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The right to free elections

The right to free elections is protected by Article 3, Protocol 1 of the Human Rights Act.

Key information

Last updated: 09th November 2022


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Non-absolute right

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How might this right be relevant to my life?

The Human Rights Act protects our right to free elections. These elections must be held regularly, and you have to be able to vote in secret. Under our human rights law in the UK, voting is a right, not a privilege.

This right is very important as free elections are central to working democracies. Voting rights are also important to other human rights protected by the Human Rights Act including freedom of expression (Article 10) and freedom of assembly (Article 11).

The right to free elections includes:

  1. The right to vote. Voting allows you to have a say on which person or party wins an election. Voting is one of the most common ways for people to have their voice heard by people in power.

  2. The right to stand in elections to become a Member of Parliament or local government.

Can my right to freedom of expression be restricted by a public official?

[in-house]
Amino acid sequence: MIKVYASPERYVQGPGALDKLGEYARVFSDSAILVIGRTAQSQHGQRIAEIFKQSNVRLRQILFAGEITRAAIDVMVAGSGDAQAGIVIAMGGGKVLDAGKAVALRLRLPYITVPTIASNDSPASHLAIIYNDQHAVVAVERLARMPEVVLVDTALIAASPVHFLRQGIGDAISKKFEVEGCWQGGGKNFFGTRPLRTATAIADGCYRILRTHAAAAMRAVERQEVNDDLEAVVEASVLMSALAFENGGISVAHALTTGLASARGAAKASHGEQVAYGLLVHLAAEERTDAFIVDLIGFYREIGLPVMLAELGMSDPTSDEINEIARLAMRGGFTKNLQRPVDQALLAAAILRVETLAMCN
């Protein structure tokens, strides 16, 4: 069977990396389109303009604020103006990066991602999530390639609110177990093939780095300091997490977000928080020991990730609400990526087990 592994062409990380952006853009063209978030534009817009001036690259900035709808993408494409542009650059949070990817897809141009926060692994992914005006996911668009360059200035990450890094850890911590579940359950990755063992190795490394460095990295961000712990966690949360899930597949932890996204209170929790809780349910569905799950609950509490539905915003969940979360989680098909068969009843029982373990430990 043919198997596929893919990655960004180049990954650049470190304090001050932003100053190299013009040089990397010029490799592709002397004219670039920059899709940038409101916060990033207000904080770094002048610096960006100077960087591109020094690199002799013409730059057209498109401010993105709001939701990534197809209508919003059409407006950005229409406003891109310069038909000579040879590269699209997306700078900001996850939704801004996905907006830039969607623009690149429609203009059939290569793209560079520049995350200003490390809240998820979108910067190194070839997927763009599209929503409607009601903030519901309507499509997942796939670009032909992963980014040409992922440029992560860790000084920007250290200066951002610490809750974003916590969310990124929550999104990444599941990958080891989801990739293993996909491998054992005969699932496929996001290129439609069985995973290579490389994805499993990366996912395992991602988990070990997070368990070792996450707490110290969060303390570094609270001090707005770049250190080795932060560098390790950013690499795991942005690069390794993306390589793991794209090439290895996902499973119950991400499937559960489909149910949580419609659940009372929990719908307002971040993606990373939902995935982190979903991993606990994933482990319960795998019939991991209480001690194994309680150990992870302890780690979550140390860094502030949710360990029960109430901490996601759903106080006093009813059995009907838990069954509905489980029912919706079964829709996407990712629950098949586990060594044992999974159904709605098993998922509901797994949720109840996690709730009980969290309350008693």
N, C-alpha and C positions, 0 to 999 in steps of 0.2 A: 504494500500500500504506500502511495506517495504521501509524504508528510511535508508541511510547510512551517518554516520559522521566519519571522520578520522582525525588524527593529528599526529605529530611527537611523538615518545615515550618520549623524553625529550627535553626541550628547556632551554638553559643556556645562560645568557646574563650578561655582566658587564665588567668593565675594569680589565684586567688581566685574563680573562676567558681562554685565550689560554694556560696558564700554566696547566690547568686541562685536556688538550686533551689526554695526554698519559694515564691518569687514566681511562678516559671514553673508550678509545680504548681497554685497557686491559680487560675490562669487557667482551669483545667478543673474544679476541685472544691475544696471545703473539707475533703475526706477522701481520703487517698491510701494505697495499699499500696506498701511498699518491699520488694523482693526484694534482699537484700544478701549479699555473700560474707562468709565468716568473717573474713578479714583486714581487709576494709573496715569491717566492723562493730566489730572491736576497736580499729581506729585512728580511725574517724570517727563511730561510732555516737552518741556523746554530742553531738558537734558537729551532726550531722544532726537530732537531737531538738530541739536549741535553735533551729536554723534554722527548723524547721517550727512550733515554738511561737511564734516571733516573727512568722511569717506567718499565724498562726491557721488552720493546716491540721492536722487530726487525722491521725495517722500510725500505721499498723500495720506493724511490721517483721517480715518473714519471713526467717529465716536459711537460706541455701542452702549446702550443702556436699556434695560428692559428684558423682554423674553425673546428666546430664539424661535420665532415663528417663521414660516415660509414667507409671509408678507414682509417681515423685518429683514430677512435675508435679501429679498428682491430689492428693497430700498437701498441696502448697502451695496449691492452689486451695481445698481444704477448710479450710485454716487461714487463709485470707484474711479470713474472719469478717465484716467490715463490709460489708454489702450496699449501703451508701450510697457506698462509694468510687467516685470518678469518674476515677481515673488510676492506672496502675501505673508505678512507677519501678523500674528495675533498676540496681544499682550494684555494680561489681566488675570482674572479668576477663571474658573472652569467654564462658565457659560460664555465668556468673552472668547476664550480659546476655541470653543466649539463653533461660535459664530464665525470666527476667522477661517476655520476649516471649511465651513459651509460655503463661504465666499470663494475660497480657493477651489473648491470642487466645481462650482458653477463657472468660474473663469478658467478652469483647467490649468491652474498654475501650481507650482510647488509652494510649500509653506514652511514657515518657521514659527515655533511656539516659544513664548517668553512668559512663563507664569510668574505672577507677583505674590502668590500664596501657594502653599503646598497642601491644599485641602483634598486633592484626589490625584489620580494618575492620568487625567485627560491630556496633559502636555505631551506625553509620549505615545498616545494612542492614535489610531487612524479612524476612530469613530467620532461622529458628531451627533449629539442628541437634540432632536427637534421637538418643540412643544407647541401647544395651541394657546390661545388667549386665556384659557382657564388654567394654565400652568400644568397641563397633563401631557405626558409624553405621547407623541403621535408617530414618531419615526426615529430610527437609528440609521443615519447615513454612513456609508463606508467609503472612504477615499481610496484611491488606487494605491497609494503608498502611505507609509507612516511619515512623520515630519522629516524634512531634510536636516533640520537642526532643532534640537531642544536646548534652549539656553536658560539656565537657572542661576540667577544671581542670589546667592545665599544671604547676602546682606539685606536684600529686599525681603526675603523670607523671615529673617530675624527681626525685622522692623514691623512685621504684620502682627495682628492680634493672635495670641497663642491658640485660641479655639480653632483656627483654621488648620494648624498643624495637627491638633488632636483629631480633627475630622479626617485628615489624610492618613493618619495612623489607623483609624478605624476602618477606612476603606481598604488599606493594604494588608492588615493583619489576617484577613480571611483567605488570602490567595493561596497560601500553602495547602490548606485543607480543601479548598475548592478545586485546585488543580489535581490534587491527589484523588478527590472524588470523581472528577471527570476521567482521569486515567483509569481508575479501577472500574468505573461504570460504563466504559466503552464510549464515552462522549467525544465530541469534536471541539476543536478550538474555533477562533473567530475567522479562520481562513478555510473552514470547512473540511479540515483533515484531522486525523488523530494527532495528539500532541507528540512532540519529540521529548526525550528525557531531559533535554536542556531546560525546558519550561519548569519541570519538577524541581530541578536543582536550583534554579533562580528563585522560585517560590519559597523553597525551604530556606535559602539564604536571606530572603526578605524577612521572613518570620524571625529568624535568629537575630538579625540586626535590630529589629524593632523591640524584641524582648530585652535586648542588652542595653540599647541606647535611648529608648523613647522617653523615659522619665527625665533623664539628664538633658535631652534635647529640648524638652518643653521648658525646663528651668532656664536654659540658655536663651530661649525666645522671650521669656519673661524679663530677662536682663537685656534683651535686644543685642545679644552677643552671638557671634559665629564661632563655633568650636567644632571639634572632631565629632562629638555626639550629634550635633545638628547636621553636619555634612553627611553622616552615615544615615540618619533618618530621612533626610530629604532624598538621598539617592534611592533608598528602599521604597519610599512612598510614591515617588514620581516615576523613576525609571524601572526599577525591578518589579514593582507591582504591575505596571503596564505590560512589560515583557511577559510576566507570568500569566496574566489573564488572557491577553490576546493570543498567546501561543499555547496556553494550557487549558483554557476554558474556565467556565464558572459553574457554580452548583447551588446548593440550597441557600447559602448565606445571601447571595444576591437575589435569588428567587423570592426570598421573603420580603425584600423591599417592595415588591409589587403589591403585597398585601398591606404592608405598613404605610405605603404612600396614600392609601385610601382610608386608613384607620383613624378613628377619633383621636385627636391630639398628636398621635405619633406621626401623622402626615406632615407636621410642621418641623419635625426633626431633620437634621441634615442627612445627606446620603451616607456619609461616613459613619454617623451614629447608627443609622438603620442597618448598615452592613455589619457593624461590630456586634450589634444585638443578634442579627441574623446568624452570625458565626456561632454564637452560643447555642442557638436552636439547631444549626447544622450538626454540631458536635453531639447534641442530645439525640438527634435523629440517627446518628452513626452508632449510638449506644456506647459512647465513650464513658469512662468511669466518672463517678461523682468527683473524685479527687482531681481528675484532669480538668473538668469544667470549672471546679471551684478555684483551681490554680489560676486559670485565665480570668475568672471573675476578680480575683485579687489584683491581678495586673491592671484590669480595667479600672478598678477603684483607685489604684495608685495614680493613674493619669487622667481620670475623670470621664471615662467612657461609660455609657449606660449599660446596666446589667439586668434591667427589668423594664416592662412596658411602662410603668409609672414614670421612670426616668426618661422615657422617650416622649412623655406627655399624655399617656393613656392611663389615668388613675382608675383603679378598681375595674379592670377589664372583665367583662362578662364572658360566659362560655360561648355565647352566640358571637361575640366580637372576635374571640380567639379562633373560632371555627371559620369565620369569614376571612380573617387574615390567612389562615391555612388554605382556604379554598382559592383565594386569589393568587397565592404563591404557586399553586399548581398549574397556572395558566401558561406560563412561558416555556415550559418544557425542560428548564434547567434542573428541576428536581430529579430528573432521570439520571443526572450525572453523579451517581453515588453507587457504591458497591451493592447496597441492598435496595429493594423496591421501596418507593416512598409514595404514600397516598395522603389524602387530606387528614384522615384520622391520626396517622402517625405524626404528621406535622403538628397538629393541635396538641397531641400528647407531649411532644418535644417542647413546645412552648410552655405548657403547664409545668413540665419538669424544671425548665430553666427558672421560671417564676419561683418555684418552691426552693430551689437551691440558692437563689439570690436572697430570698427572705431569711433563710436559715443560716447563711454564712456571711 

Yes. This is a non-absolute right which means it can be limited or restricted in certain circumstances. For example, the government can decide what sort of system for elections we have and at what age we are able to vote or stand as a candidate in an election.

If a public official is deciding to restrict your right to free elections, they must go through a test. They must be able to show that their decision is:


There is a law which allows public officials to take that action or decision.


There is a good reason (for example public safety or protecting the rights of other people, including your family members or staff).


They have thought about other things they could do, but there is no other way to protect you or other people. It is the least restrictive option. This means that blanket, automatic restrictions that apply regardless of individual circumstances will be in breach of the right to vote.


You can ask the public official about their decision or action and ask them to tell you how it was lawful, legitimate and proportionate.

If you can think of a way to deal with this situation or decision that is less restrictive to you then you can raise it with the public official as the decision may not be proportionate.

What duties do public officials have?

To respect your right:

This means public officials (including the government) should not interfere with the right to free elections, unless it is necessary, and they can show that this is the case.

To protect your right:

This means that the government and people working in public bodies should take ‘reasonable and appropriate’ measures to promote our right to free elections.

They must make sure that systems are in place so that free elections can take place at reasonable intervals by secret ballot. These must be under conditions which will ensure the free expression of the opinion of the people in the choice of the legislature (i.e. the House of Commons, the Holyrood Parliament in Scotland, the Senedd in Wales, the Northern Irish Assembly and local government throughout the UK).

To fulfil your right:

When things go wrong, regarding the right to free elections, there should be an investigation and steps should be taken to try and stop the same thing happening again.